Passing by the attractions of Adhari Park on my way from Zinj to Isa Town, I often wonder (as I am sure many people do) why the attractive park with its rides and green spaces, is so sparsely used. Of course, the blazing summer heat plays a role but evenings are good for taking in a family break and these leisure areas are made-to-order for a fun time.
But you need more than just bright lights and rides waiting expectantly for passengers – people want the reassurance of a buzz that will tell them they are part of an ‘in’ crowd, that their choice reflects popular opinion. And there, I believe, our park areas drop the ball.
The beautiful Adhari Park is quite forlorn on weekdays and can barely muster the spirit of the weekend on Friday and Saturday. Little surprise then, that efforts to attract developers for Ain Adhari, the original spring of ancient origin and Ain Umm Al Shaoum in Mahooz is faltering. A recent report said that, put together, the visitor capacity for both springs is about 300 – 200 for Adhari and about 100 for Umm Al Shaoum. How can investors look to recoup expenses based on these slender visitor figures?
This blind urge to monetise every leisure activity with a cookie-cutter template of rides, popcorn and burger stalls is self-defeating. Firstly, its an expensive model that depends on volume visitor turnout to generate revenue and keep the safety and maintenance ticking.
Such expensive investments soon run aground and we end up with spaces littered with trash because the operators cannot even afford a proper cleaning crew, let alone well-maintained rides, walkways – and, did I mention the original water bodies?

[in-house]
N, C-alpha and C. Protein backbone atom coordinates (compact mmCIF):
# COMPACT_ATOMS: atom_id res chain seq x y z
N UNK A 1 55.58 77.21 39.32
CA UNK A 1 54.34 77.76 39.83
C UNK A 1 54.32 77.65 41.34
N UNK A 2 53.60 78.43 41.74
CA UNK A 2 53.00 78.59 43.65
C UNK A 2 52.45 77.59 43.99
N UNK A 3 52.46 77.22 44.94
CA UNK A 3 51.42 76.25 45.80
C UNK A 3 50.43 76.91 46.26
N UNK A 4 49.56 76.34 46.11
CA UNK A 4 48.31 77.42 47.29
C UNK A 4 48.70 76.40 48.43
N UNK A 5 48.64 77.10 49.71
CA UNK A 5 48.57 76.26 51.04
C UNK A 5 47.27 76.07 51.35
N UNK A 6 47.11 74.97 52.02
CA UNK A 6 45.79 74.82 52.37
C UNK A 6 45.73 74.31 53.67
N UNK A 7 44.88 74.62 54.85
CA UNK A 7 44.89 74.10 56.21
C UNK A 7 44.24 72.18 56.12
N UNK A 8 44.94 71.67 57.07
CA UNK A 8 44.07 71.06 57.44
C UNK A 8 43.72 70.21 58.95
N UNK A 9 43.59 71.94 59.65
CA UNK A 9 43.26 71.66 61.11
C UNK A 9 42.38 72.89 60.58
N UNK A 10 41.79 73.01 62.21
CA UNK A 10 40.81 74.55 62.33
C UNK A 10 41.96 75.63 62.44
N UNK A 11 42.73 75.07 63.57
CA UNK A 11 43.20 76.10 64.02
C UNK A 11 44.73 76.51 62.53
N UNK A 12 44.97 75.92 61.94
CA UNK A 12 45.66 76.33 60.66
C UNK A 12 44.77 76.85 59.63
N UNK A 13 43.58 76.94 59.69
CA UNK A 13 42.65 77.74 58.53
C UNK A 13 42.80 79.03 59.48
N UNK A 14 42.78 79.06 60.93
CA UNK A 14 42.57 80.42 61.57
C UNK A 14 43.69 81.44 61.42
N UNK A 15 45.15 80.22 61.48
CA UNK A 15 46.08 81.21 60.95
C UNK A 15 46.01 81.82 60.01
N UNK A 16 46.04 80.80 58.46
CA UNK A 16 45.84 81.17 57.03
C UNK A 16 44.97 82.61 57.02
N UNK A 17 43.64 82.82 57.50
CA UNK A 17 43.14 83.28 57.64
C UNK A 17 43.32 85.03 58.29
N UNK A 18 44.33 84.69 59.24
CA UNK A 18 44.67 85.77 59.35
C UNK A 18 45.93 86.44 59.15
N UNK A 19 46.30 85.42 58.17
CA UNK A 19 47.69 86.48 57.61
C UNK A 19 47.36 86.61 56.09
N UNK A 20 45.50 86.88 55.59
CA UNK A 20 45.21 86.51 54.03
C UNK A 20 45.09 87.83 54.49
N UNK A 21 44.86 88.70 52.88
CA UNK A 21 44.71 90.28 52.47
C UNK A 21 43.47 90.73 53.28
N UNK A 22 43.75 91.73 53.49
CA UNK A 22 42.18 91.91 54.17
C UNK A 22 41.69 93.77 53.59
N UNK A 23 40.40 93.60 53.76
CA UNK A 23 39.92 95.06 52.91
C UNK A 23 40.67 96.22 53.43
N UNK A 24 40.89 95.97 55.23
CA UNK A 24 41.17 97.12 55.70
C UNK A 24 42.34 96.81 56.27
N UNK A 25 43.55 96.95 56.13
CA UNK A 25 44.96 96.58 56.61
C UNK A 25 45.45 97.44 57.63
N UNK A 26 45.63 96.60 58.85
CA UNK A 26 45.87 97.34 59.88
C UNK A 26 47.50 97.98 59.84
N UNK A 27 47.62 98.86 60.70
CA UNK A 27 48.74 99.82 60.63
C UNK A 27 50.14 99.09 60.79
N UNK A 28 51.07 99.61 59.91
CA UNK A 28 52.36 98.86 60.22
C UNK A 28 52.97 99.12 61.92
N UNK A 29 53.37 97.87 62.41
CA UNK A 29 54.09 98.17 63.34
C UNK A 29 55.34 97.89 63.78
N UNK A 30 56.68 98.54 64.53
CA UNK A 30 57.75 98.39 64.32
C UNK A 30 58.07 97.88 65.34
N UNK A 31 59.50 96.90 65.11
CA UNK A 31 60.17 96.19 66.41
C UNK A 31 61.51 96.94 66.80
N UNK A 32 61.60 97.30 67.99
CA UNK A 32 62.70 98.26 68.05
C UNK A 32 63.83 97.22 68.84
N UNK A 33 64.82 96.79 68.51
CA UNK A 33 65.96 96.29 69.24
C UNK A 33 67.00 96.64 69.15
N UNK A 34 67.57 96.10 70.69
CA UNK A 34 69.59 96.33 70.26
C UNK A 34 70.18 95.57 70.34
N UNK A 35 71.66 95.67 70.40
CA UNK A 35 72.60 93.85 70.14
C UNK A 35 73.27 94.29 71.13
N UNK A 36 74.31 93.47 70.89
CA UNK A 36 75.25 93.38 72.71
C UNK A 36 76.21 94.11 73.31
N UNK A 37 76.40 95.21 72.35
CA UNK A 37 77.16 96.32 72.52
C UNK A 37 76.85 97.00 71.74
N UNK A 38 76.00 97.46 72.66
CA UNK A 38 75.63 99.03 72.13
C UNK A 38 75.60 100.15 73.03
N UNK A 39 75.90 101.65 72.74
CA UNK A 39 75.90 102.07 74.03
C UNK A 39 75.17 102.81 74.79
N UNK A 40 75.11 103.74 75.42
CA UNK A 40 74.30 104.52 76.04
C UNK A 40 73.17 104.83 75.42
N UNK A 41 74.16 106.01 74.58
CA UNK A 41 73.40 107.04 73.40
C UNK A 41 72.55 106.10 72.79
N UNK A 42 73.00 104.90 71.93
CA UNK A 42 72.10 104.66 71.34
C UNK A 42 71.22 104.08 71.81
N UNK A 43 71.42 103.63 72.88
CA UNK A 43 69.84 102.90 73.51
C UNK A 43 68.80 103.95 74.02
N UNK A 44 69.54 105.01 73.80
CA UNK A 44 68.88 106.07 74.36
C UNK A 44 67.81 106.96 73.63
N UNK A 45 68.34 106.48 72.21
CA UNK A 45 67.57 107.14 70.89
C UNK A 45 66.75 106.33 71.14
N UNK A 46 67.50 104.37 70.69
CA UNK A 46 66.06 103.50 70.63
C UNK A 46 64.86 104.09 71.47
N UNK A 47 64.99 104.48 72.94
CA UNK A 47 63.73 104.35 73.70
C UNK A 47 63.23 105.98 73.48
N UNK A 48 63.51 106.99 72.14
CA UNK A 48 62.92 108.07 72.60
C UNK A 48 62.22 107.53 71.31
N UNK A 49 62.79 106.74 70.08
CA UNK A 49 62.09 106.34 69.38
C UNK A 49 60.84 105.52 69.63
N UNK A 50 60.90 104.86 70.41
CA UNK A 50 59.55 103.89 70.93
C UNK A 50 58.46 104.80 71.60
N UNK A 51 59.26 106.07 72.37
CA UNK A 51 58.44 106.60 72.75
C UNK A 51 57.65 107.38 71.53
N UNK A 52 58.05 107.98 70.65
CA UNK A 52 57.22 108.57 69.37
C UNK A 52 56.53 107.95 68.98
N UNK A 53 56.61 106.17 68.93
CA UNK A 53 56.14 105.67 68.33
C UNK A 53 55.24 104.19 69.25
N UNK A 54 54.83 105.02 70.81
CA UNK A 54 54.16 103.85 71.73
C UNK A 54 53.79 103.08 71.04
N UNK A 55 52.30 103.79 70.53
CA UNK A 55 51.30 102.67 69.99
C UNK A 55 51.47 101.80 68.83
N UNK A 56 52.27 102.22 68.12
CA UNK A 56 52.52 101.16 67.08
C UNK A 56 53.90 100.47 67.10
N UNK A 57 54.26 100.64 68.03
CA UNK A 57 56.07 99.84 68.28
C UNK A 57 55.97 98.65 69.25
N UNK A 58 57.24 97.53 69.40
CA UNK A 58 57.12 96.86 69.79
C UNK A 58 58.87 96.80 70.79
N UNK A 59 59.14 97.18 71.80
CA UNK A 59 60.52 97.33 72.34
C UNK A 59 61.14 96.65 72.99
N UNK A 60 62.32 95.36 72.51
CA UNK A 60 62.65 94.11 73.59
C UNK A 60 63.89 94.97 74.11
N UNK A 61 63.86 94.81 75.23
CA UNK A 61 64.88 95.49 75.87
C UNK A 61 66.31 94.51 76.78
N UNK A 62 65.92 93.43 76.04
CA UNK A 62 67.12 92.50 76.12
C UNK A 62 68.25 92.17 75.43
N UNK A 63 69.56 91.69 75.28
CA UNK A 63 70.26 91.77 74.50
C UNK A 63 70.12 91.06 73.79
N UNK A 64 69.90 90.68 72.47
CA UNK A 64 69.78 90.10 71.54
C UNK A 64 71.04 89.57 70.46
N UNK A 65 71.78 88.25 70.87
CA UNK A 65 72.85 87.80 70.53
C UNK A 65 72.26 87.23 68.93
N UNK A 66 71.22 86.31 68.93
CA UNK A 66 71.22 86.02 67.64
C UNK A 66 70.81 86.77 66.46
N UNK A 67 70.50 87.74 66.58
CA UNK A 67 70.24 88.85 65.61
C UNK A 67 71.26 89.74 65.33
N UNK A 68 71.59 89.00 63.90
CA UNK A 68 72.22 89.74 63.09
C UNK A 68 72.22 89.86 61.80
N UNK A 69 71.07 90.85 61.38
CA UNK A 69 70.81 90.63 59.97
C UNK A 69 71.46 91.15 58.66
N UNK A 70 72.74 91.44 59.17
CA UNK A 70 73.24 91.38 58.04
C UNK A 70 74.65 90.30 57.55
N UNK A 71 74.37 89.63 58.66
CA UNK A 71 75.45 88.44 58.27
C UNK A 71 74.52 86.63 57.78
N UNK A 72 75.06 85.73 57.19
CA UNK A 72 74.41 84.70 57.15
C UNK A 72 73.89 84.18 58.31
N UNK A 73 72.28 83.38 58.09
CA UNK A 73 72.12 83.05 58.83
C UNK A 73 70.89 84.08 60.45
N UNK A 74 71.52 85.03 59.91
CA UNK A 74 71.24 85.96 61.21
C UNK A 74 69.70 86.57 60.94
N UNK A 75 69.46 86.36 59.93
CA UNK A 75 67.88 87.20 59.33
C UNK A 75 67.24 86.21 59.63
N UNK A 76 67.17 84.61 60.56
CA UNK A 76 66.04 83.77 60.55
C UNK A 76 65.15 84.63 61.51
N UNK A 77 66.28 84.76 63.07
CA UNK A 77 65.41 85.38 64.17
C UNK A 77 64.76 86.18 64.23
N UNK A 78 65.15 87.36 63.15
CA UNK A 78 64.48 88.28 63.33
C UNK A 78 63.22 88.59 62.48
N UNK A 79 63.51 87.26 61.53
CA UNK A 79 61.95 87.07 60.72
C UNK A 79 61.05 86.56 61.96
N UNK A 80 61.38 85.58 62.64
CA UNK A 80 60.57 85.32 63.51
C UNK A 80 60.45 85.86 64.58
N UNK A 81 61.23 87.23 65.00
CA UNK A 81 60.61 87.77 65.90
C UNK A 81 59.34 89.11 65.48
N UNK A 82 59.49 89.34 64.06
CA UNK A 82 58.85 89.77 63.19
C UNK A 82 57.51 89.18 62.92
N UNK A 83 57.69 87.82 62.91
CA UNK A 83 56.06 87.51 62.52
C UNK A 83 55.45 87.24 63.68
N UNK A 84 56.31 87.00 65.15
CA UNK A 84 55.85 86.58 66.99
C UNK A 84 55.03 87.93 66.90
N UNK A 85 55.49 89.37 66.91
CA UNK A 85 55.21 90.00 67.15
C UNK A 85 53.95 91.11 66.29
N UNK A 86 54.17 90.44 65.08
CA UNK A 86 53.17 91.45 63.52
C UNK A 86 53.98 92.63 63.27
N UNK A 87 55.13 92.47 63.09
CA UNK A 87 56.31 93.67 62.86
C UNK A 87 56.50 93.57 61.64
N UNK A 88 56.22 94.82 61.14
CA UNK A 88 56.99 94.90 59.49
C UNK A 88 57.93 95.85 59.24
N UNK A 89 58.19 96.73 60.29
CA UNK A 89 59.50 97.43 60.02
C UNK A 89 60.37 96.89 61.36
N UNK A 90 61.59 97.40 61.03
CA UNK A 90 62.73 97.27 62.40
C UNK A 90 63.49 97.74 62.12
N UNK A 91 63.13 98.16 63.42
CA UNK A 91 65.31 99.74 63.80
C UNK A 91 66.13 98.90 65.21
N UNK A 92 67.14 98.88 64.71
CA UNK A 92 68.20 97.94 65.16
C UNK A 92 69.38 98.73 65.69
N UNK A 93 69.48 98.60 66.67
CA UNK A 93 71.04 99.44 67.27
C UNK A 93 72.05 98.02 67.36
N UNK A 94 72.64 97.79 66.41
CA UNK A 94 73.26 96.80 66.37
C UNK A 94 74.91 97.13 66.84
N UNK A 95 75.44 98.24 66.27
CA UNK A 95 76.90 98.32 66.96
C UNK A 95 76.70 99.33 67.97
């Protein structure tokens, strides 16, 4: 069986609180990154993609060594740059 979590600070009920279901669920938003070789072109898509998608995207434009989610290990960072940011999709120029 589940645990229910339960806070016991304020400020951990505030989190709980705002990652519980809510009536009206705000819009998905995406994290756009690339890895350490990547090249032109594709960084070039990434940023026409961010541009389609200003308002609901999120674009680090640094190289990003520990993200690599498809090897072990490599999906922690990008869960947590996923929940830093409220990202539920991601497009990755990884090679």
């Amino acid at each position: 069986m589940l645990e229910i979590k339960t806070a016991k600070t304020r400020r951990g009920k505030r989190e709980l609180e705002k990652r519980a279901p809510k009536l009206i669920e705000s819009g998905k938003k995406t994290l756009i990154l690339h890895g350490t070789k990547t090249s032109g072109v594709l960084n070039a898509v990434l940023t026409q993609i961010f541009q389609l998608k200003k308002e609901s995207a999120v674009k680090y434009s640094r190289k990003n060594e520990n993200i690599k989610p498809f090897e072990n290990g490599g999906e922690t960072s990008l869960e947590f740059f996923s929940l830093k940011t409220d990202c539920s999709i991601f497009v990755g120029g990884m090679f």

It would be better to go back to the drawing board and look at how we can make the water body itself a centrepiece. It requires a shift in the way we see these historic water bodies.
To treat them as merely potential revenue streams is to do a disservice to the natural history of Bahrain. This is an approach that cannot be outsourced to private investors – instead, government must seek private and public corporate support to showcase these natural geographic features of the kingdom.
Look at how organically the iconic 75-year-old Water Garden in Salmaniya has been renovated.
The two large lakes have been cleaned up to receive water birds once again, there are clean spaces and botanical features around and just enough child-friendly playground features to not divert attention from the ‘outdoors’ feel of the place.
Surely, this should be the imaginative way forward to make the springs a part of our living landscape instead of just putting up carousels and burger stalls? How about building walkways around Ain Adhari and Umm Al Shaoum for families to come and simply be one with nature?
In places like Japan and South Korea quiet zones are at such a premium that people actually pay extra for no-mobile, no-talk spaces!
Or make these two water bodies a part of the much talked-about micro-forestry movement in Bahrain which seeks to afforest the arid zone that the kingdom sits in. Such moves will also bring in migratory birds and boost our national biodiversity index.
People have plenty of other places to go for entertainment and leisure. Adhari Park beckons round the corner of the spring and there are large, beautifully kept public gardens like Andalus Garden just five minutes drive from Mahooz.
To put up one – or two, in this case – more amusement park(s) is to belabour our leisure!